Various studies have suggested the number of stars formed by galaxies each year. Now, in a new study by the Imperial College London, scientists estimated that some galaxies – called extreme starburst galaxies – can produce up to six times as many stars as was thought to be the limit.
For this study, scientists used two catalogues, a Herschel catalogue, and an IRAS catalogue to contrast the sky. Both surveys demonstrate the existence of “extreme” starbursts.
These extreme starburst galaxies are found to produce almost 30,000 solar masses per year- almost equal to the mass of 30,000 Suns.
Earlier studies suggested that the limit was thought to be 5000 solar masses per year. This puzzled scientists about what the true maximum rate of star formation might be, and how such extreme star formation rates can exist.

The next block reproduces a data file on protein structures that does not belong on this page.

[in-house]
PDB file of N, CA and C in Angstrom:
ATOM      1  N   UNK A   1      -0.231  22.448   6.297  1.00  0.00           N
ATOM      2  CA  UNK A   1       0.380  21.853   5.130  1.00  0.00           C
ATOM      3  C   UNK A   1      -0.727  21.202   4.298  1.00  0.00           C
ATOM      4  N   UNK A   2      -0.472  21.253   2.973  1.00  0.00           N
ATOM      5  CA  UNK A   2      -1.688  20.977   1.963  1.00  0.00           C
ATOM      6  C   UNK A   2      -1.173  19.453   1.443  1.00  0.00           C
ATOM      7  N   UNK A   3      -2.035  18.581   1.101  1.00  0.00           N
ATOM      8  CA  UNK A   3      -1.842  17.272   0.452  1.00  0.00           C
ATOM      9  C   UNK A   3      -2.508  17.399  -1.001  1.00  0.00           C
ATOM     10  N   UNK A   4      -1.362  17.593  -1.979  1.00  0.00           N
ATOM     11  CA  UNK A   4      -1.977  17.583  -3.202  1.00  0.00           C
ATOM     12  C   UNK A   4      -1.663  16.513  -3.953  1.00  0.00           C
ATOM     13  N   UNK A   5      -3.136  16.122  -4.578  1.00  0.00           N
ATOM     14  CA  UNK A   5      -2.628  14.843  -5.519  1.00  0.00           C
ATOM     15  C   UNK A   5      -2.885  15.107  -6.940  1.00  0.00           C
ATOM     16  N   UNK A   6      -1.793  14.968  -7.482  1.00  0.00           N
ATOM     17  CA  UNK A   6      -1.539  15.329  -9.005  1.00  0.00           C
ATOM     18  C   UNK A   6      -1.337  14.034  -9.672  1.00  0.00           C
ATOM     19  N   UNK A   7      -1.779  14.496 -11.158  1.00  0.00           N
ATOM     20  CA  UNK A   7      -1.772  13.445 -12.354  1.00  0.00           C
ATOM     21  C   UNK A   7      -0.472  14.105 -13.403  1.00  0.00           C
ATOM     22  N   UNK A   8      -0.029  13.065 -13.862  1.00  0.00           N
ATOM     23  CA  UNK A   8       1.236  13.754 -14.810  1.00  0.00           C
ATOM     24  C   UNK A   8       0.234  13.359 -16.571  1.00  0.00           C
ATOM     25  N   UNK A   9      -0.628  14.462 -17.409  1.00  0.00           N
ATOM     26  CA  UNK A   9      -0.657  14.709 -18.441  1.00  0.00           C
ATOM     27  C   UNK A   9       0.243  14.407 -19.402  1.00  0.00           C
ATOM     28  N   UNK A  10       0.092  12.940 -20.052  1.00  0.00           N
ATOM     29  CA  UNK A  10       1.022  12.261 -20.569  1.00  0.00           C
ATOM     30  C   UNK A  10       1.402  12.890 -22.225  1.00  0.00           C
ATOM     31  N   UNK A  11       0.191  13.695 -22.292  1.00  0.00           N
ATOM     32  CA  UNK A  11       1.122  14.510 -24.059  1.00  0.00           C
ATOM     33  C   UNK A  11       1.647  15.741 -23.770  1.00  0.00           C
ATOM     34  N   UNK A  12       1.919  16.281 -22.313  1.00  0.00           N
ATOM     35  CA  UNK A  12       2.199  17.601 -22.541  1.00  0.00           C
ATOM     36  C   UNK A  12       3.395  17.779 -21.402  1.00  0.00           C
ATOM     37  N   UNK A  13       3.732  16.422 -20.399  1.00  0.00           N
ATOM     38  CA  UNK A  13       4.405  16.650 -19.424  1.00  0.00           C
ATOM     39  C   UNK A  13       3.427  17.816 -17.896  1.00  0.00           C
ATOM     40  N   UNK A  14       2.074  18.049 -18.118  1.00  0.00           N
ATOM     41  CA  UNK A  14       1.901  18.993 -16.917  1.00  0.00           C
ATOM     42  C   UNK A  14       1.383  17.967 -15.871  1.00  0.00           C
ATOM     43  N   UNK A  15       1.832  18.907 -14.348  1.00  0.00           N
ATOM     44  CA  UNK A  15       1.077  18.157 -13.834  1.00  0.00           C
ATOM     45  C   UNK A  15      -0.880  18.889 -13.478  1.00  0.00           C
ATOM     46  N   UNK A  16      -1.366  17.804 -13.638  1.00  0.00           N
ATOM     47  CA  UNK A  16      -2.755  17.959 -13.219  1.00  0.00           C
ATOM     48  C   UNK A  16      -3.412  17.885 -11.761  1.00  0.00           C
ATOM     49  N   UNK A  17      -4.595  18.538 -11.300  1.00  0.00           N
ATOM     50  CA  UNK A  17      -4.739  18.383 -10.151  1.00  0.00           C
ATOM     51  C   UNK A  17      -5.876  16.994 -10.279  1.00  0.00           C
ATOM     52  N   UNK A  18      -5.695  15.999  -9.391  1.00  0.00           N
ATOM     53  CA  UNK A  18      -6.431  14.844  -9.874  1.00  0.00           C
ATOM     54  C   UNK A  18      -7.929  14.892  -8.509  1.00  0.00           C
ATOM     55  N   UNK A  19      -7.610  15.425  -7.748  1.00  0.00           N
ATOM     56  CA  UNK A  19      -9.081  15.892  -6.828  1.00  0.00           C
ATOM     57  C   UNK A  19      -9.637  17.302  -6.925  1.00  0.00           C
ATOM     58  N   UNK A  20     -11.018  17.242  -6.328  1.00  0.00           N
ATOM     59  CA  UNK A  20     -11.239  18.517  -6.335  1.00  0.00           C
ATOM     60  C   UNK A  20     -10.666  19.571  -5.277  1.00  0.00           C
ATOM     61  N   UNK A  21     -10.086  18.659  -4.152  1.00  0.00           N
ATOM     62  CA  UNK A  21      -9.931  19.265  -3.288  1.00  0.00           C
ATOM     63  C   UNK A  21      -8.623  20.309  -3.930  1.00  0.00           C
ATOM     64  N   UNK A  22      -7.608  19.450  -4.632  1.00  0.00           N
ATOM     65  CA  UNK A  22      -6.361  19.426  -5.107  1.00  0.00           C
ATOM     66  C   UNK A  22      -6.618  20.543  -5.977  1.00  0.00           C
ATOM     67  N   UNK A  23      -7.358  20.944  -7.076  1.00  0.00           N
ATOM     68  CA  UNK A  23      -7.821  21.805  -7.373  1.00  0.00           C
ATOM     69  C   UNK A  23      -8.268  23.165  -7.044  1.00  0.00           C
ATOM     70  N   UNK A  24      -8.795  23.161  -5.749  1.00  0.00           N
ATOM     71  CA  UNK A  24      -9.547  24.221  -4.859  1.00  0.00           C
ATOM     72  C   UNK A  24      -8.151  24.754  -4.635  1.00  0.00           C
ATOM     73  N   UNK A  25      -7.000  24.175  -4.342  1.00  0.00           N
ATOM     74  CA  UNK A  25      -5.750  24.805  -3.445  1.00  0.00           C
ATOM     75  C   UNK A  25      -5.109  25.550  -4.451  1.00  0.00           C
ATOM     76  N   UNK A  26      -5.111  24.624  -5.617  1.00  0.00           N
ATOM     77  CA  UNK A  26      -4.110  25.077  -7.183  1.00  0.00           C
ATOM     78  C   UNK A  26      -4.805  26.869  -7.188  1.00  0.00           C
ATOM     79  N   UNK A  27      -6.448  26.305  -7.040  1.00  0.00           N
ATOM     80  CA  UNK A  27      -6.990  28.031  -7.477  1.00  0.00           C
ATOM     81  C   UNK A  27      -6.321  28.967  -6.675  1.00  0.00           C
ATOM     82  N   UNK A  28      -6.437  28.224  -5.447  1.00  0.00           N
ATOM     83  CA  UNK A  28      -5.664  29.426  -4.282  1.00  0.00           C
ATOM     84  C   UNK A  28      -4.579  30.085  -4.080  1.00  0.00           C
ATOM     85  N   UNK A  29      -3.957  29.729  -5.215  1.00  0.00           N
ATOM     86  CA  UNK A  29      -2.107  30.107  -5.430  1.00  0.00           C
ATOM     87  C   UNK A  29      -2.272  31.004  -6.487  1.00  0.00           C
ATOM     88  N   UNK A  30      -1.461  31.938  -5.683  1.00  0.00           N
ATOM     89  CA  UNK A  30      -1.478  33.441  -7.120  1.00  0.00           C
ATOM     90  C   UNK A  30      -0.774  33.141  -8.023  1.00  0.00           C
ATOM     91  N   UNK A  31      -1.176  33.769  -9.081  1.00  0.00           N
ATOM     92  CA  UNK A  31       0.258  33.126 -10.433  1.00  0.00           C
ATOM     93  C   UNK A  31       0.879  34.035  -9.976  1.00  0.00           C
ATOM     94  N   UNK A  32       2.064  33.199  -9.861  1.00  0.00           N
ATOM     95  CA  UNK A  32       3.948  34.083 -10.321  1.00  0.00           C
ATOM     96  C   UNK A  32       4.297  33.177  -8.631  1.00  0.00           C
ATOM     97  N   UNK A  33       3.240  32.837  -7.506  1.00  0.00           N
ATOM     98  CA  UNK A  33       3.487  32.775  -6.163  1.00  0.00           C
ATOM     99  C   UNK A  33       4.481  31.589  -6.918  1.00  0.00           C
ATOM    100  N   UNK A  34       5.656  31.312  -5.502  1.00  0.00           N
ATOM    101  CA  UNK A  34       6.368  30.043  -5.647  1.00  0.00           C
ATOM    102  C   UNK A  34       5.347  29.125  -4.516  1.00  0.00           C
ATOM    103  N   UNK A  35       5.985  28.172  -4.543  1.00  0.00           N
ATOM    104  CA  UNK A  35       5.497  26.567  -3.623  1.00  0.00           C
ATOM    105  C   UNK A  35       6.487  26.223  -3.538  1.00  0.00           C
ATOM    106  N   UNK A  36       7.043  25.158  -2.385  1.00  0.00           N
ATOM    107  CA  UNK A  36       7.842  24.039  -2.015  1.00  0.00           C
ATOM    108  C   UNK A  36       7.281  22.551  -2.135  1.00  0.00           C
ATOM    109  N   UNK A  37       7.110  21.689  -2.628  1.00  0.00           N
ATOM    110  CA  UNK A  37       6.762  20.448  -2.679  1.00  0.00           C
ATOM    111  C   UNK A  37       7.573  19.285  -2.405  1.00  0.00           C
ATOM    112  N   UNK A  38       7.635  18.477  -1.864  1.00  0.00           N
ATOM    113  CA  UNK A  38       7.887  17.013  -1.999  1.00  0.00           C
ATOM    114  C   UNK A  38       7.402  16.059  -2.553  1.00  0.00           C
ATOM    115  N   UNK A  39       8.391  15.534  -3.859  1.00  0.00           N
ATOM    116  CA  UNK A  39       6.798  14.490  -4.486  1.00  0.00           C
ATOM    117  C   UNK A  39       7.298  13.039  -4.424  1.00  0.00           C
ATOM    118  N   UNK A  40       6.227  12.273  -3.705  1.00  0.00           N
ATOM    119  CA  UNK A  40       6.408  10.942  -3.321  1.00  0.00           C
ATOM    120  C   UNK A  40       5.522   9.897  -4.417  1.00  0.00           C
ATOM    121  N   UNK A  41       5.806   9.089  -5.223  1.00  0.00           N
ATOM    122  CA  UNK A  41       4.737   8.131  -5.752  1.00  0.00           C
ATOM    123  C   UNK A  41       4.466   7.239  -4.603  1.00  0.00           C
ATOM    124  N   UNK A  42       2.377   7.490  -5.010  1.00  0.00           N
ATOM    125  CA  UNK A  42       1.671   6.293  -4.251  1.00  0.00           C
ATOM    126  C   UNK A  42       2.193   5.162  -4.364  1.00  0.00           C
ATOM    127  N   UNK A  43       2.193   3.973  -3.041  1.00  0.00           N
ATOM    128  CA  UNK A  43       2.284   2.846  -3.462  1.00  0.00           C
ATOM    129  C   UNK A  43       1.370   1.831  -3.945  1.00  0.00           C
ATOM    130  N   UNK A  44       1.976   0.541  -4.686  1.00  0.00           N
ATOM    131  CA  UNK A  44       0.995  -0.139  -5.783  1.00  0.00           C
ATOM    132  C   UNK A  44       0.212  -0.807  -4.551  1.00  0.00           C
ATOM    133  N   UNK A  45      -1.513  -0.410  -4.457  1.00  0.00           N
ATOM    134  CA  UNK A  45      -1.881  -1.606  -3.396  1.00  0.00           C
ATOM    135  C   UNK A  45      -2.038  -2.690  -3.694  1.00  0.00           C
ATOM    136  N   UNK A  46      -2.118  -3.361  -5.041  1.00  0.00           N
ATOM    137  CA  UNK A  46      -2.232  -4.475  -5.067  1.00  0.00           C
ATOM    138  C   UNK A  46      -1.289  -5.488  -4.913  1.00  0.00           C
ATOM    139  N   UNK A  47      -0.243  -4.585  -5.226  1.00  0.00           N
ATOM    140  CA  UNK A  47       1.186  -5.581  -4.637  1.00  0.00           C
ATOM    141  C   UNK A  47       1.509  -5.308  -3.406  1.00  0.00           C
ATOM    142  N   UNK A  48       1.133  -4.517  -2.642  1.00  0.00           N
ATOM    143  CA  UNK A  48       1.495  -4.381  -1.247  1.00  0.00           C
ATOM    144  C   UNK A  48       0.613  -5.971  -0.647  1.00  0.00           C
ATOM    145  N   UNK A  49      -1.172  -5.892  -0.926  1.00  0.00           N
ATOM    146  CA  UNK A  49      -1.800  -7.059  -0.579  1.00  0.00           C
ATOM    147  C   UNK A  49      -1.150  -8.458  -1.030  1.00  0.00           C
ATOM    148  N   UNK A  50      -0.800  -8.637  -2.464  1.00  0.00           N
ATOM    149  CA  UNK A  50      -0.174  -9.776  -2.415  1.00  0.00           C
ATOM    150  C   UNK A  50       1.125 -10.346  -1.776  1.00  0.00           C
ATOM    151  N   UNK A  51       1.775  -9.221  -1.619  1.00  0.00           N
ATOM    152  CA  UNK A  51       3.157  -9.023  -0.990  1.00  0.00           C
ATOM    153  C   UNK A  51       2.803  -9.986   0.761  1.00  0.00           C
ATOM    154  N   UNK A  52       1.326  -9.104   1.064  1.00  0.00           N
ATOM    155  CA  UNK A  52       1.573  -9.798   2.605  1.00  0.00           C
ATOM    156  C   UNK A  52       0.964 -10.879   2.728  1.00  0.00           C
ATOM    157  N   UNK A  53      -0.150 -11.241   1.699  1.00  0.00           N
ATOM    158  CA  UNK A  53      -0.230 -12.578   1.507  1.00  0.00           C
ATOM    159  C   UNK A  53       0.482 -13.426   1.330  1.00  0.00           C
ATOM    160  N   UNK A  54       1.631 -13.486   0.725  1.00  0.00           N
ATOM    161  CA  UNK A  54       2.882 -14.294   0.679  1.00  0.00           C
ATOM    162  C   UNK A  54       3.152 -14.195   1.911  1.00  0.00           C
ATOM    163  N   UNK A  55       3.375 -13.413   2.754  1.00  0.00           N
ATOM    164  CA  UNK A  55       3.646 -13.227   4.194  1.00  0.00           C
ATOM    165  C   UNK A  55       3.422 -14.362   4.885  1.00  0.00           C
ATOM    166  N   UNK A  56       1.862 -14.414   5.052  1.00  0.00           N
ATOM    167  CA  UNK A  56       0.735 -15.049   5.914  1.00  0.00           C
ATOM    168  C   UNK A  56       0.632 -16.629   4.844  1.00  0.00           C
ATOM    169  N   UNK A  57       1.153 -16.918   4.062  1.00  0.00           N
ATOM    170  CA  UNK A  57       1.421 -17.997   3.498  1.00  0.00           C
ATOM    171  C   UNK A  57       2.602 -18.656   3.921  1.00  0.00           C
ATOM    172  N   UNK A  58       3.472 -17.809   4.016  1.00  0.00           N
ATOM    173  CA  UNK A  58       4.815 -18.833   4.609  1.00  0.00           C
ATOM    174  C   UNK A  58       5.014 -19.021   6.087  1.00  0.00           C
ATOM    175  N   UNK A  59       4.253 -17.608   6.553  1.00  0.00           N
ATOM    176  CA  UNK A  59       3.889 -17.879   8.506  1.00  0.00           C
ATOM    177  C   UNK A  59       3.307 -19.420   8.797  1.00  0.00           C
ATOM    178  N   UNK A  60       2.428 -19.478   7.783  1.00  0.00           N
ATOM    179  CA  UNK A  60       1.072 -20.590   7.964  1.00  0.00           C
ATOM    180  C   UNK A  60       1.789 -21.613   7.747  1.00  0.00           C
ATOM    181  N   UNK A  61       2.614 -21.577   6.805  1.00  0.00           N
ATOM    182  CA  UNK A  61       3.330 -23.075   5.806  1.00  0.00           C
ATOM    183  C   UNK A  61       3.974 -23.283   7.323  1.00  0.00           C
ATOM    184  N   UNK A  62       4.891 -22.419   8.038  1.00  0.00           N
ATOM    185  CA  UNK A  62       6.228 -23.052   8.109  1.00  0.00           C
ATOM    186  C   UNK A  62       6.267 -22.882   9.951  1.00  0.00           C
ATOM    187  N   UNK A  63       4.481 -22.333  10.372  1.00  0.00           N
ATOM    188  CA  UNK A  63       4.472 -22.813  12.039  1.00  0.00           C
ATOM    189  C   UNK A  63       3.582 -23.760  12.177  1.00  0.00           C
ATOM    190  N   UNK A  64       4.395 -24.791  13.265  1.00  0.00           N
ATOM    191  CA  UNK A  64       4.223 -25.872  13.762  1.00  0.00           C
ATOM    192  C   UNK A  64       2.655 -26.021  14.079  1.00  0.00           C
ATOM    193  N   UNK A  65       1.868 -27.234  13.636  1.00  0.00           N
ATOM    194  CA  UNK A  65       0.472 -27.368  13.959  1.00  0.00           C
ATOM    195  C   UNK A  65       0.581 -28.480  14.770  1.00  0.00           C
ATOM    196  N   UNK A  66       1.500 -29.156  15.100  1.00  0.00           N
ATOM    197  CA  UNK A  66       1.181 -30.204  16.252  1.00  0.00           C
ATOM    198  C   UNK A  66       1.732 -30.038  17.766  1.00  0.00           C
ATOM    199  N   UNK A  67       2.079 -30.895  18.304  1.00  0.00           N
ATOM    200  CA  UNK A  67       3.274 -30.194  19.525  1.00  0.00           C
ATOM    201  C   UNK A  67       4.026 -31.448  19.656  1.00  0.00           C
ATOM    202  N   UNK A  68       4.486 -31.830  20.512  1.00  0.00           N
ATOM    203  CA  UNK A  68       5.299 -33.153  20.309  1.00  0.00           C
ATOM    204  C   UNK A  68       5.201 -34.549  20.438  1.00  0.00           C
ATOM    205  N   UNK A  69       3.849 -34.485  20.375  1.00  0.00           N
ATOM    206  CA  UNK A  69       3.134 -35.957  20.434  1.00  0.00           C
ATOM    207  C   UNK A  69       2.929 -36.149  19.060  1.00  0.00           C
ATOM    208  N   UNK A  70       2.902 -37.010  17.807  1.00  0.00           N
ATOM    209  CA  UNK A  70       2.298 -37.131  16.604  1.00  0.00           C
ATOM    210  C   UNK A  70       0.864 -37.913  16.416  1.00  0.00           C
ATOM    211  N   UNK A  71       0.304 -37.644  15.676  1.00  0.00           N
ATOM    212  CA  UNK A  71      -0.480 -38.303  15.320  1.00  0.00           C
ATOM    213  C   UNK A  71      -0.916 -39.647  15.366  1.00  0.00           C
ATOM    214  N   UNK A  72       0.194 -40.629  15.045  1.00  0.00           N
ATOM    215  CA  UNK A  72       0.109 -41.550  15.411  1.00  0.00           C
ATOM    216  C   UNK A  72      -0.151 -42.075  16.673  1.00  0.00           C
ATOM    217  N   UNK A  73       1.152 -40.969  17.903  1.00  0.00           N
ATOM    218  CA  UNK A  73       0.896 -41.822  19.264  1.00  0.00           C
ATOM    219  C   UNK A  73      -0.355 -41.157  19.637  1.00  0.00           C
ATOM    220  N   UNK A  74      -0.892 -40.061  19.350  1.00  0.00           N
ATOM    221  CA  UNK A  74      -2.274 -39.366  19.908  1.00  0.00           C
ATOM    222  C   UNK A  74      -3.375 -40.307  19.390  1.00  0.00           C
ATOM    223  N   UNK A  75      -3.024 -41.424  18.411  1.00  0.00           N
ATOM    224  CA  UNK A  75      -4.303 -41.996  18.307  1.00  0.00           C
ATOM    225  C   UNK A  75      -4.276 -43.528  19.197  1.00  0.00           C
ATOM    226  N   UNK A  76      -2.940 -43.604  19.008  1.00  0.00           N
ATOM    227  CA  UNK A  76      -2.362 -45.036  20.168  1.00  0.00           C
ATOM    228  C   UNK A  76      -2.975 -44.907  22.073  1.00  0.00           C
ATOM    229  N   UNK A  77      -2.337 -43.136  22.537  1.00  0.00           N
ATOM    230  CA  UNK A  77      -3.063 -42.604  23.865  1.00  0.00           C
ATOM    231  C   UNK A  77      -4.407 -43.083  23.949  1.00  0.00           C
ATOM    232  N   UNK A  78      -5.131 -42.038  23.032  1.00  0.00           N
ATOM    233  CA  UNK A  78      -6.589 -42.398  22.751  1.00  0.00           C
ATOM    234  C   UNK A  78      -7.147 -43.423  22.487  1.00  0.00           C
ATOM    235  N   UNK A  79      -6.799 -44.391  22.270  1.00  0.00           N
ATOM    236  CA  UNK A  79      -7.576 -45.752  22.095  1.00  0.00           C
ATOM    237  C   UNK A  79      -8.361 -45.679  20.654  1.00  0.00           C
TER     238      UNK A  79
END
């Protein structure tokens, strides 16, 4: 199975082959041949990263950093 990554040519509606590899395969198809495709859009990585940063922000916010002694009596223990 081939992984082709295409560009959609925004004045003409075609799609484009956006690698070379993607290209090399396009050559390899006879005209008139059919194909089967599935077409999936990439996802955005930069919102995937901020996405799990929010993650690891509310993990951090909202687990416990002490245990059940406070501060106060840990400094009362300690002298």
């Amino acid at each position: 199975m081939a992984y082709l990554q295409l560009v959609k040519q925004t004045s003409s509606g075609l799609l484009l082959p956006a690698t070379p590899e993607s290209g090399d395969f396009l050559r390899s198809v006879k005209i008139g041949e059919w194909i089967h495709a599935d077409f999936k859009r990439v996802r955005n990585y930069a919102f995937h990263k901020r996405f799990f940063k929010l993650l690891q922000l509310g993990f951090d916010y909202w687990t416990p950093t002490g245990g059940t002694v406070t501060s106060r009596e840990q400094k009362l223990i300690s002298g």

The study suggests that the extreme starburst galaxies could also produce about what the true maximum rate of star formation might be, and how such extreme star formation rates can exist. It also aids scientists to determine a relationship between the star formation rate in these galaxies and the mass of the black hole.
The study is published online in the Astronomy & Astrophysics journal.